Food Culture and Tradition

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Czechoslovakian Meals and Customs


Traditionally, Czechs and Slovaks prefer all meals to be served hot. When a variety of food is not abundant, they are satisfied with coffee and breads for breakfast; a quick hot lunch may be based on sausages or a potato or vegetable dish; dinner may be a soup with a second course of meat and gravy and a small dessert of dumplings, or a quick meat sandwich with pickles and potato salad.

These three simple meals will he complemented by hot snacks of sausages and beer or assorted pastries with coffee. Gastronom counters and taverns as well as pastry shops and coffeehouses and the famed uzenazstvi are present everywhere in cities and towns.

Friday was traditionally a meatless day, not as much for religious reasons as for a way to economize on meats. Friday dinner would be a traditional “false” soup with fruit dumplings for dessert. A “false” soup is made with a meatless vegetable stock, often starting with browned onions to add a pseudo meat taste.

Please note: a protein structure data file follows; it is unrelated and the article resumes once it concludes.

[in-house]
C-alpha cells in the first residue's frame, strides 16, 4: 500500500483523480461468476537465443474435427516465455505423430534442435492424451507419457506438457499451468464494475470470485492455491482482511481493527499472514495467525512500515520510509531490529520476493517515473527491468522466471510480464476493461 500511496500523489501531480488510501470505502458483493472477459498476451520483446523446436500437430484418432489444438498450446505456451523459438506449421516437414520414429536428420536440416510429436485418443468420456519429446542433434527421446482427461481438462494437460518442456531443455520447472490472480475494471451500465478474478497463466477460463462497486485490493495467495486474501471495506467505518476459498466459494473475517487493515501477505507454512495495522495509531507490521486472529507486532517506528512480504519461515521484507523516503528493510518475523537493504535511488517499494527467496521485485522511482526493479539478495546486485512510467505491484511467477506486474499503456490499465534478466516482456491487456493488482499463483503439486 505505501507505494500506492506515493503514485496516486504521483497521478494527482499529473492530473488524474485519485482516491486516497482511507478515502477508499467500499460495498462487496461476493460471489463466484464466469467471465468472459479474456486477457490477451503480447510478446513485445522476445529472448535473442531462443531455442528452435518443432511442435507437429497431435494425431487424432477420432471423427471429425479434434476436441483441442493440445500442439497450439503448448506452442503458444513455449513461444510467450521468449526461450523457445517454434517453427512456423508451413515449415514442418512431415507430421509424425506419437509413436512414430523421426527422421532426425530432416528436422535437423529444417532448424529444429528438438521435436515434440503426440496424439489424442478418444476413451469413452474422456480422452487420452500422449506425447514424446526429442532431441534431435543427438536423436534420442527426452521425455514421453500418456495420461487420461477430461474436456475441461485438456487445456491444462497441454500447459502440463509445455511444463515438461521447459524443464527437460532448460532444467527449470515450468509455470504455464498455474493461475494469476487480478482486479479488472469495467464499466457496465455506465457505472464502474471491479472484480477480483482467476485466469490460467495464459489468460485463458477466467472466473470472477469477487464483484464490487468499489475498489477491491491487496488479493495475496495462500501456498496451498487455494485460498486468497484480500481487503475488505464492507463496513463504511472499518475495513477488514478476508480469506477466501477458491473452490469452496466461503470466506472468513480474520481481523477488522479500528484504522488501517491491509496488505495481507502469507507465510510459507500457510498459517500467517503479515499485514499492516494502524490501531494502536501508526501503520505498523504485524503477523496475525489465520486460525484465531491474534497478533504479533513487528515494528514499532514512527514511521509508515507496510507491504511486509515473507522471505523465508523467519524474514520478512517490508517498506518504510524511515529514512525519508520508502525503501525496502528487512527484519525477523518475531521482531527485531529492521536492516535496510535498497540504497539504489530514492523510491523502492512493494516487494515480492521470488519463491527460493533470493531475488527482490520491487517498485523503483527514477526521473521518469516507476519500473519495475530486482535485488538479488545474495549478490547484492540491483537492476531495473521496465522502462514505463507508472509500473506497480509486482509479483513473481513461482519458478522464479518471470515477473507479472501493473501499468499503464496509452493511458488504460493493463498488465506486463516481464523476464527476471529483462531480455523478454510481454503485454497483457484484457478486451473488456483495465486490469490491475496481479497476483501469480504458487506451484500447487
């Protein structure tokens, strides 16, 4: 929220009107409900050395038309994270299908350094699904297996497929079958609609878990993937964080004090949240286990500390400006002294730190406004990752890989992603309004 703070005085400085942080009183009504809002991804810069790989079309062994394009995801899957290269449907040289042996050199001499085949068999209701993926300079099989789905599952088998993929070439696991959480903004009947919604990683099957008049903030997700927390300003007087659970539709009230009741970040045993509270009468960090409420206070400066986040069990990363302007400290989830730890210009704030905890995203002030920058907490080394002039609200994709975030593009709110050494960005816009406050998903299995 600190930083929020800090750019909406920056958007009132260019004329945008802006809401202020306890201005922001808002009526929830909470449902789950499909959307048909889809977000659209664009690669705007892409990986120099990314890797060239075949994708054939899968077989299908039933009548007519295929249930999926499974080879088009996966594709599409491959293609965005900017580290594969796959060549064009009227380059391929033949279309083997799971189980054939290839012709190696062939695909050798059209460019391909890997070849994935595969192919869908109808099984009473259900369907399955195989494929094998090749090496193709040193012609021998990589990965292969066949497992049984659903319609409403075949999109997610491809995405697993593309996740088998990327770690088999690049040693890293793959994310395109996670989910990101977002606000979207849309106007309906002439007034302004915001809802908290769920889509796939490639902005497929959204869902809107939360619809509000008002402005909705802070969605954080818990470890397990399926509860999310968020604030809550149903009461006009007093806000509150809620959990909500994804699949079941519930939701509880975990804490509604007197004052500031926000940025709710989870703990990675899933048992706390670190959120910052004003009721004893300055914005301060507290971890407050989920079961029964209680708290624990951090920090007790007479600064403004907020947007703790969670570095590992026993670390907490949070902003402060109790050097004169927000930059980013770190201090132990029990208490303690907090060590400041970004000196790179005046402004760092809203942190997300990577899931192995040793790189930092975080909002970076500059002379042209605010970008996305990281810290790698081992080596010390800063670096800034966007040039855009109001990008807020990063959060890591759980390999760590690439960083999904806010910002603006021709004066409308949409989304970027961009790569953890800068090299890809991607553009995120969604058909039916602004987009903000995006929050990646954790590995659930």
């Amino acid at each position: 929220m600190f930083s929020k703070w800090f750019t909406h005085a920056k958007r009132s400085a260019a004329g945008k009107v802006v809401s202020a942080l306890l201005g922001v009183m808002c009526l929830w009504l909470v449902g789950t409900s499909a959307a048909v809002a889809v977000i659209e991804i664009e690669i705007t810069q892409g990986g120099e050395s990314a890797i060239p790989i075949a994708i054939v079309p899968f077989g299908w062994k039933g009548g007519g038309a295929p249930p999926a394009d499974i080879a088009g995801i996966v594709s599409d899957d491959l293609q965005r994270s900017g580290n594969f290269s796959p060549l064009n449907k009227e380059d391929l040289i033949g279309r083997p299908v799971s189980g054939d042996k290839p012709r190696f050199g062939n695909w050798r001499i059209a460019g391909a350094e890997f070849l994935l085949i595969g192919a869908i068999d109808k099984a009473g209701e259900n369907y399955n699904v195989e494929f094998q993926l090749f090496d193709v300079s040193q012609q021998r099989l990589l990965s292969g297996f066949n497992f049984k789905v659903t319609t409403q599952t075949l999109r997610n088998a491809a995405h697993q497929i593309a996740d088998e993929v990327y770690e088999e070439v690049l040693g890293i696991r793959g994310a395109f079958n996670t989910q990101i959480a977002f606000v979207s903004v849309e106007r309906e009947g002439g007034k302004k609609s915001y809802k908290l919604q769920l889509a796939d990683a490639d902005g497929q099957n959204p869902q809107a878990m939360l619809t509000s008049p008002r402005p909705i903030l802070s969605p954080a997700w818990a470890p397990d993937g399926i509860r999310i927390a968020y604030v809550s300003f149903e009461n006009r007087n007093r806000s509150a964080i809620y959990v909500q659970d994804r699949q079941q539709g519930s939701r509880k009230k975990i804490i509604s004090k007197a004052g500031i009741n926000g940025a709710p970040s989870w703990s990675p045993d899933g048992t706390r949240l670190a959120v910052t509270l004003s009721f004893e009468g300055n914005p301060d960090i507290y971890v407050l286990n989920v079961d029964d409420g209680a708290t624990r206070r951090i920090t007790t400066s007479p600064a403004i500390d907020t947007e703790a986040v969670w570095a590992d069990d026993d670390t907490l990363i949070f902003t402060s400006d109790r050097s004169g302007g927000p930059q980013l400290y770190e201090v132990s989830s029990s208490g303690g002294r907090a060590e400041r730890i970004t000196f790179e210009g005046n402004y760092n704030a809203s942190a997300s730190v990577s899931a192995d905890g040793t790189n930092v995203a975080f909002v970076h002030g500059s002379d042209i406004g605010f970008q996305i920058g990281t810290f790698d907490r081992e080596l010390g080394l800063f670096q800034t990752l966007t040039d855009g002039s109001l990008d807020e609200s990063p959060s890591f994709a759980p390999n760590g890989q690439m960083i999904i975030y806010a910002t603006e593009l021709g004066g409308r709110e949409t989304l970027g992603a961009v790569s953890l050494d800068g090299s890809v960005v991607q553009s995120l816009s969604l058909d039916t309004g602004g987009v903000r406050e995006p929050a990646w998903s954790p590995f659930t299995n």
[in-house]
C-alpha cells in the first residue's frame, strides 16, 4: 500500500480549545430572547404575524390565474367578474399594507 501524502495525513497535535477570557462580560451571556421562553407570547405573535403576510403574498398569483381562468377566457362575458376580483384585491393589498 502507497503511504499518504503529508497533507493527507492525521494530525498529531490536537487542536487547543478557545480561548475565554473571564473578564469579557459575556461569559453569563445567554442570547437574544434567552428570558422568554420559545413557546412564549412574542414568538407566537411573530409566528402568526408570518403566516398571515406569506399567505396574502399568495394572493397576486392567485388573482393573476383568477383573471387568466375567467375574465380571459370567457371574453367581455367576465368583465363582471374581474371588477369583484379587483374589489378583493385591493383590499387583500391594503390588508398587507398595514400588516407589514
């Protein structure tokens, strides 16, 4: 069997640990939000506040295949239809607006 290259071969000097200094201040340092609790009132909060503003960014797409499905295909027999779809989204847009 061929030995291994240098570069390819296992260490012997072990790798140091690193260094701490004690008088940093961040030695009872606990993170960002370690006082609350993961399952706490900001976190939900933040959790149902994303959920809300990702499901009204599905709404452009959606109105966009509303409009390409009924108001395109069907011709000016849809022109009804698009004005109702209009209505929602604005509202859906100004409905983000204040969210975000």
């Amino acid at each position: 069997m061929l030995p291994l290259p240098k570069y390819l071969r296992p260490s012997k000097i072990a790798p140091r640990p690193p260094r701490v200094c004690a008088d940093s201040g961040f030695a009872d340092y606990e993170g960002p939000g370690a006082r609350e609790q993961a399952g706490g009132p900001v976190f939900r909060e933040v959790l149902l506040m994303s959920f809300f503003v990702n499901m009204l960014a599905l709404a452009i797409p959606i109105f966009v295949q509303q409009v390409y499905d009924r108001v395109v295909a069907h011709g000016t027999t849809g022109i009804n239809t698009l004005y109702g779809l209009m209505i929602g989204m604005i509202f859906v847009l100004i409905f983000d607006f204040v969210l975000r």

Even in difficult times the Sunday dinner is almost always the biggest hot meal of the week. A rich hearty soup is followed by a special dish of pork or beef (or roast fowl) floating in smooth thick gravy, garnished with poached fruit or a huge sliced dumpling. The meal is completed with light sweet fruit dumplings served hot.


Traditional Czech and Slovak cuisine borrows heavily from both Austrian and Hungarian tastes and are rich and satisfying. Plain meats, fresh crisp vegetables, fresh fruits, or small servings have no place here. The rich production of dairy products are ingredients in many baked goods, creamy gravies, and smooth sauces. Both vegetables and fruits are preferred well cooked and probably well garnished with appropriate sauces and syrups. Sour-cream-smothered vegetable dishes and fruits cooked in syrup predominate. A great variety of grains and flours are used in many types of breads and rolls, cereal side dishes, and especially in the many dumplings that can be found in soups, beside sliced gravy-rich meats, or on a dessert plate graced with a sweet fruit sauce or whipped cream. Whether one turns to Austria or Hungary, there is never a lack of richly elegant desserts. Beer is considered the national beverage for Czechs, while the Slovaks prefer wines.

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